John King

John King
Diamond grading is both a science and an art, requiring attention to detail and recognition of the uniqueness of each stone. Perhaps this is why John King, GIA’s chief quality officer since 2008 and an acclaimed artist in his own right, has achieved worldwide recognition for his trailblazing work in the field of colored diamonds.

After obtaining a BFA at Wayne State University and an MFA at Hunter College, King began his career at the Institute as a diamond grader, earning his GG in 1979. His academic focus on color theory, color naming, and order systems influenced his later work as a laboratory project officer on grading some of the world’s most famous colored diamonds, including the legendary Hope at the Smithsonian Institution (1988) and the Centenary, the largest D-color Flawless or Internally Flawless diamond seen at the time of its grading (1994). He was named GIA’s Staff Member of the Year in 1993, one year prior to becoming the lab’s project officer.

During the 1990s, King’s eye for color and grading expertise led to his work in refining and revising the terminology used for colored diamond grading reports issued by GIA. His work led to the publication of several groundbreaking articles on colored diamond characteristics and grading factors, including those pertaining specifically to blue, pink, and yellow material. Of his many published articles, nine have received G&G’s Most Valuable Article award. He also served as editor of G&G in Review: Colored Diamonds (2006), a compilation of the journal’s most notable articles on the  topic. Additionally, King has acted as an ambassador on GIA’s behalf, lecturing extensively on topics relating to colored diamonds, laboratory grading, and gemological research.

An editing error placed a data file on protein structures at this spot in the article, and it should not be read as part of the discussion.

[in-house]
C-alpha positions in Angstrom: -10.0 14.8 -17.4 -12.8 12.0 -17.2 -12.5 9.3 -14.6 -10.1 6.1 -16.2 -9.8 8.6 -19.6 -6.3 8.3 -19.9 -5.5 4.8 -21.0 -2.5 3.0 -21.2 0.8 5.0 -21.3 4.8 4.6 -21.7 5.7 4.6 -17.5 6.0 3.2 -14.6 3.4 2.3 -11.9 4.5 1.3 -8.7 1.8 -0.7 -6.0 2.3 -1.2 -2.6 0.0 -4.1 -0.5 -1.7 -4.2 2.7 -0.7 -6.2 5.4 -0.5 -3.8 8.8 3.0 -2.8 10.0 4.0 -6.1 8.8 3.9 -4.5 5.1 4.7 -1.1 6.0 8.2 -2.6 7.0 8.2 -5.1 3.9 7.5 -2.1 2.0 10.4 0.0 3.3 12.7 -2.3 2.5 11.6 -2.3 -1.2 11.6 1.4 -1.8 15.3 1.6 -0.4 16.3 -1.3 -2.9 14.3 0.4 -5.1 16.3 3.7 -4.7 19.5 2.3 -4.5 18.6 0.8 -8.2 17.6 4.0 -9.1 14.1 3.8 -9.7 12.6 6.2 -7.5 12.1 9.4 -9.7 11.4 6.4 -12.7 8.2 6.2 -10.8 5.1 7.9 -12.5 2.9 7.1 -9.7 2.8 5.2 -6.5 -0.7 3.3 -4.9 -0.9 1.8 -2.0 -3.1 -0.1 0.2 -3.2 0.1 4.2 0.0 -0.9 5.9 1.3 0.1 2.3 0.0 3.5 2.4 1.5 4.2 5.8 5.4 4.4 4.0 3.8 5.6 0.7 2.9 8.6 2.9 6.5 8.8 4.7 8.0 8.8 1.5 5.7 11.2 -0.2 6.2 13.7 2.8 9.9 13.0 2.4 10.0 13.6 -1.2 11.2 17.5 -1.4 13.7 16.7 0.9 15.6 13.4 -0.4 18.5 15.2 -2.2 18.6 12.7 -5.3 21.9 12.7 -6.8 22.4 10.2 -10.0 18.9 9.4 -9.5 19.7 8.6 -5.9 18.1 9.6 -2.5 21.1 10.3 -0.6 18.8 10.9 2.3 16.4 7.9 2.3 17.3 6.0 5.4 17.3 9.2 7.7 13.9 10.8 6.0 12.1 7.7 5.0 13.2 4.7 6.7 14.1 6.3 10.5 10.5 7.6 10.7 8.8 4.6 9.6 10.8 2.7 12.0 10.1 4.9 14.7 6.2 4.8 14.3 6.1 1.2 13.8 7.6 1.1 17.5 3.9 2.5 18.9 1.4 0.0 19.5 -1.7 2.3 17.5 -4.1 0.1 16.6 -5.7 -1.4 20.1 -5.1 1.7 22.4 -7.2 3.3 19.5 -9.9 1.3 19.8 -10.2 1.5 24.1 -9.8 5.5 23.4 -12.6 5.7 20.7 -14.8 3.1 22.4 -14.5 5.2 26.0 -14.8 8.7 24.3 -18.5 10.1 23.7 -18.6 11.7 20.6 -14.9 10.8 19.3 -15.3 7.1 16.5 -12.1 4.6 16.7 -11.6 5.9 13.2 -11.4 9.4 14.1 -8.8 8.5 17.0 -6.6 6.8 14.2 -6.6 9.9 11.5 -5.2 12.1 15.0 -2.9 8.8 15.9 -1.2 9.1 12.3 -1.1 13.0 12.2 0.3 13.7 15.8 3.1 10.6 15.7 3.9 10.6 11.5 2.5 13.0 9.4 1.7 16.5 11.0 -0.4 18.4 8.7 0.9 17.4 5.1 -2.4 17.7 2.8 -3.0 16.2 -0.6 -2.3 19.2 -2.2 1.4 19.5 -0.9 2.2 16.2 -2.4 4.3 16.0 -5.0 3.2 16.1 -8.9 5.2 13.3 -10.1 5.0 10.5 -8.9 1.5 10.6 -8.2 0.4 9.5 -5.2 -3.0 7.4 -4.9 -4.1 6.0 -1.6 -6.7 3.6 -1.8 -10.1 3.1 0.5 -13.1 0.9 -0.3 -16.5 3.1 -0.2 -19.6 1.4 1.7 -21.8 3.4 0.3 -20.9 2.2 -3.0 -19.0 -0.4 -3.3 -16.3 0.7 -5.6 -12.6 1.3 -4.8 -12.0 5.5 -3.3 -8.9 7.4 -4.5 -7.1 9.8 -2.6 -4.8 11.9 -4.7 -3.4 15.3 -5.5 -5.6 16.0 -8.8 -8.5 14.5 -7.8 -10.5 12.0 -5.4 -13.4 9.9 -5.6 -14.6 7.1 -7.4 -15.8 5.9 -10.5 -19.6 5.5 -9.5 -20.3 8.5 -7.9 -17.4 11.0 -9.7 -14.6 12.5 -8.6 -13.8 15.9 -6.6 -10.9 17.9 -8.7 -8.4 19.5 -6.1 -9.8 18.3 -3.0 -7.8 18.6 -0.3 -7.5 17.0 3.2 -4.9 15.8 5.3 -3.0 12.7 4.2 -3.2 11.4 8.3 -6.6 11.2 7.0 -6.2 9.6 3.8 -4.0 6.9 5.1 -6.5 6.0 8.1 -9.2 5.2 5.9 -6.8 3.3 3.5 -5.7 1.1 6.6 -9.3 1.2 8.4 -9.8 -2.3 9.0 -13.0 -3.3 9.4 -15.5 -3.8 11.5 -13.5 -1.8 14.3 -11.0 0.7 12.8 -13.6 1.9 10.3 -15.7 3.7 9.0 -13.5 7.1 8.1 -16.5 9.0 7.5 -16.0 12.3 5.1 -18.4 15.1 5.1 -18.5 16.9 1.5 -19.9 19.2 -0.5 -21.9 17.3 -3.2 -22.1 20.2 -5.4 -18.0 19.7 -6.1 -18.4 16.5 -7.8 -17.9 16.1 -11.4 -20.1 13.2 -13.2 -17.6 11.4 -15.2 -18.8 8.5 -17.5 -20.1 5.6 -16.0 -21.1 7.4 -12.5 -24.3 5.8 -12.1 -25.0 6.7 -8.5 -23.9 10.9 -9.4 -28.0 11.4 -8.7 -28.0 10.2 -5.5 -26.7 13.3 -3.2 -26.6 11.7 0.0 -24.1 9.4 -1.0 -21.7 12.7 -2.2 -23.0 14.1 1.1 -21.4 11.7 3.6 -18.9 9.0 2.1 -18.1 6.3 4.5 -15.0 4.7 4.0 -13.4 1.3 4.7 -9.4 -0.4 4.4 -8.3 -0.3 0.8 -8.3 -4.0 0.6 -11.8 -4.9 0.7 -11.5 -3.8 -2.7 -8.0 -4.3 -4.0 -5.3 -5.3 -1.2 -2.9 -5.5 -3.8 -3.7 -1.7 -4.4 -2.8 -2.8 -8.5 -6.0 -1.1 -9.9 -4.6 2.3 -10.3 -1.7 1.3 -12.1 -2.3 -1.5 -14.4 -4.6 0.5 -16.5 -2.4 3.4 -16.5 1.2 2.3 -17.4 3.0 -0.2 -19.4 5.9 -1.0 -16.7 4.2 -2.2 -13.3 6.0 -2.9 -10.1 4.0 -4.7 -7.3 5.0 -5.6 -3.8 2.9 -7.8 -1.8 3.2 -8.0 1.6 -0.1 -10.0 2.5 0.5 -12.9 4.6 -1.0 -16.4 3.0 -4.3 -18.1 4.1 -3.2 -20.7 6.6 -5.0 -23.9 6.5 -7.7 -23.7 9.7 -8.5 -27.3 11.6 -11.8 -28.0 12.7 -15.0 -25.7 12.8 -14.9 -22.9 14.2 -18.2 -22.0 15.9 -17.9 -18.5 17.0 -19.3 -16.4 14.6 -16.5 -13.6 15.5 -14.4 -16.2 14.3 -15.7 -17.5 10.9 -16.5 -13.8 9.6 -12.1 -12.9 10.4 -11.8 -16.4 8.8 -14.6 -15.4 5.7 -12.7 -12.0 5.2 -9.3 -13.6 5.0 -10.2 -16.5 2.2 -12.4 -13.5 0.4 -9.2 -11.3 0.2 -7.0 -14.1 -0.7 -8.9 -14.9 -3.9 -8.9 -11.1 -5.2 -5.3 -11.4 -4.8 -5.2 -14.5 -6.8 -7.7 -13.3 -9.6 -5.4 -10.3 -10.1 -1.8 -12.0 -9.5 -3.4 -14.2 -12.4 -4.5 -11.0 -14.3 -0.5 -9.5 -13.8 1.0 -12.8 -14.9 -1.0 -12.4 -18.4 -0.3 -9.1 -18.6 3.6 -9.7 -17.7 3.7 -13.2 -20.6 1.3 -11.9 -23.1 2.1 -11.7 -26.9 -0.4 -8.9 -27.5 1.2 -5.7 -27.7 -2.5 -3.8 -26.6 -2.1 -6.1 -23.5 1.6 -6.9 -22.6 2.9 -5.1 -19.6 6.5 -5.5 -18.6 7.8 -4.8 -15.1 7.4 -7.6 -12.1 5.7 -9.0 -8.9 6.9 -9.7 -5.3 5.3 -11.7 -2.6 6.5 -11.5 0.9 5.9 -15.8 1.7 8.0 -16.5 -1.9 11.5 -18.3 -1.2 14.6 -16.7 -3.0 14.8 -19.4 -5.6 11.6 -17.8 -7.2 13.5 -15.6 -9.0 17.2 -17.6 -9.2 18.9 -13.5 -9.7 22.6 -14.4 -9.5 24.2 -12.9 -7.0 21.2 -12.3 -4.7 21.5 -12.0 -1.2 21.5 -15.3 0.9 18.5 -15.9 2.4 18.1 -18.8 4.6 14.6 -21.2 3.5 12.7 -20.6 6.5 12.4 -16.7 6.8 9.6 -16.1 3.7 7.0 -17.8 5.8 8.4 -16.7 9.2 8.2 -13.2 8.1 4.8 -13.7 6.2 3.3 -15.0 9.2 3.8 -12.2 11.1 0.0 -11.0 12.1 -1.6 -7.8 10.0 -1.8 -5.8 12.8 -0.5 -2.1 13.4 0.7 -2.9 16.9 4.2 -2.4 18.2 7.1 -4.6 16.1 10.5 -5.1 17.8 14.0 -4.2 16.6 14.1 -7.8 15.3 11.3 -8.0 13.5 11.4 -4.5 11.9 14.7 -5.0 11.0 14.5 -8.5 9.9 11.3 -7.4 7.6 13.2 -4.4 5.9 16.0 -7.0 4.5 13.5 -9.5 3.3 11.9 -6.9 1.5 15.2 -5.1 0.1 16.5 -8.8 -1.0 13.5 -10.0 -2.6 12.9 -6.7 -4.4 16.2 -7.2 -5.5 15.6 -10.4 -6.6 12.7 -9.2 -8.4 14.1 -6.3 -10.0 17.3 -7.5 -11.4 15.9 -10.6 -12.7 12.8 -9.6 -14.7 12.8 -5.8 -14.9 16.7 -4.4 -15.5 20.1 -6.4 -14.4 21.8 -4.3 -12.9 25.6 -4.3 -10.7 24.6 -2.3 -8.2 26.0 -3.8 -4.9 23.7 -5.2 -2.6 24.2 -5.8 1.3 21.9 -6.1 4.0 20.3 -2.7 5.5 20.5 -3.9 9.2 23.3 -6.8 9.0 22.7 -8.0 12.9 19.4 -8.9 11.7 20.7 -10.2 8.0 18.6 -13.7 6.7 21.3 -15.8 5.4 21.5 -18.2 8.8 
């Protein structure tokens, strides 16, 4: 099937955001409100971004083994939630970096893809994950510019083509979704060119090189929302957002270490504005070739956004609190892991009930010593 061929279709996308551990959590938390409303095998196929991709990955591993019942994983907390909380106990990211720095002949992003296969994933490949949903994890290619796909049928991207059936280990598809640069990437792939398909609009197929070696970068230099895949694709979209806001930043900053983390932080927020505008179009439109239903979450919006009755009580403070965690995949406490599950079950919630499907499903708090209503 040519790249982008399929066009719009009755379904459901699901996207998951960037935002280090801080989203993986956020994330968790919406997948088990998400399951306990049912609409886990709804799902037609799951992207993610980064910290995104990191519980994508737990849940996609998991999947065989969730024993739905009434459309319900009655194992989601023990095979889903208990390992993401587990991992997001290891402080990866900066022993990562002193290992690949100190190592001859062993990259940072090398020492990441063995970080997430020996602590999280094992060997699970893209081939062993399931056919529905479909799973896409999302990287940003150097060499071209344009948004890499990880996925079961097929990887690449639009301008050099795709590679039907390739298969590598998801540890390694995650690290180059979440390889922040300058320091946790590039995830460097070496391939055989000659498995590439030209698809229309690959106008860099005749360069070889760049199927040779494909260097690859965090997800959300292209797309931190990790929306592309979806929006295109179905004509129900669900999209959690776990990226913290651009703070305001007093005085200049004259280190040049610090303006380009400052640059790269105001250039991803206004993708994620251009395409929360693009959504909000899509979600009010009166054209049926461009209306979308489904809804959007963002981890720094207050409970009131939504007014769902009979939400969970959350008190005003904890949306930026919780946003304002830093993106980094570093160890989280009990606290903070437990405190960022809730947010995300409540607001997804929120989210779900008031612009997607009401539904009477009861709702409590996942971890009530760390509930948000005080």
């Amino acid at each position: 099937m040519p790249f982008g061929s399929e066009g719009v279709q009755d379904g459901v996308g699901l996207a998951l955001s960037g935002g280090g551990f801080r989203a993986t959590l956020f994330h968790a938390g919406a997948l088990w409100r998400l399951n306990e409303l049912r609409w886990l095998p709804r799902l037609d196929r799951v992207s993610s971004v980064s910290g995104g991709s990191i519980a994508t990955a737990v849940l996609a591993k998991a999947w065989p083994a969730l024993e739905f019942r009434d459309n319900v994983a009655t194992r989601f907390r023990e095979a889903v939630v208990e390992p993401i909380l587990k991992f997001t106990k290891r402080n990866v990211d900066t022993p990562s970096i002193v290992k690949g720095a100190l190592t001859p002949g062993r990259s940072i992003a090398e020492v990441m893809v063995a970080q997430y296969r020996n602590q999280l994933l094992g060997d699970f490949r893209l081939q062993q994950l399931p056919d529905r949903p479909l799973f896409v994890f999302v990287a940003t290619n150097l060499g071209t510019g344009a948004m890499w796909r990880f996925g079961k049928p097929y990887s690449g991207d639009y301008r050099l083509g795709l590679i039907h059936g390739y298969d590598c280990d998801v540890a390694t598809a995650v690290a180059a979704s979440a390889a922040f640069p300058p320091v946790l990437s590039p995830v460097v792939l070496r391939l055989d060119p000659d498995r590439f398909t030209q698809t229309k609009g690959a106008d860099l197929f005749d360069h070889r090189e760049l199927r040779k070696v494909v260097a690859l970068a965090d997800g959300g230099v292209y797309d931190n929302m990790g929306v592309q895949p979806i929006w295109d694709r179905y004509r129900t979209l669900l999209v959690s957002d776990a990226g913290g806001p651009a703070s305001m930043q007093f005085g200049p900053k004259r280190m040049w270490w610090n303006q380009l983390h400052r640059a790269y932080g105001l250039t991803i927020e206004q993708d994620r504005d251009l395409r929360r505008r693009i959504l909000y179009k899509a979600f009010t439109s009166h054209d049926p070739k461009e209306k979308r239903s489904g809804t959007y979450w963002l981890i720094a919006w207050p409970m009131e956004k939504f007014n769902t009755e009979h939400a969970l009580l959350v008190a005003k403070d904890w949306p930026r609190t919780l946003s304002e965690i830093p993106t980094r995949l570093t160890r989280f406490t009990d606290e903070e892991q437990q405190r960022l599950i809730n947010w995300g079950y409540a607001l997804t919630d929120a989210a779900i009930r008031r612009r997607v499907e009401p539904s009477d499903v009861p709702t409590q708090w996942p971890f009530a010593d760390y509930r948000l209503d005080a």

Outside of his work at the Institute, King is a widely respected artist, working in various mediums. For nearly three decades, he has shown his work at exhibitions held around the world, including at the Library of Congress, the Brooklyn Museum, and the Vicenza Art Fair (Italy), making clear that his eye for beauty translates outside of the gemological laboratory. King has been awarded both the NEA Fellowship Grant and the Pollock-Krasner Foundation grant for his artistic endeavors. His experience in both the lab setting and the art studio has helped pave the way to a greater understanding and wider appreciation for colored diamonds. 

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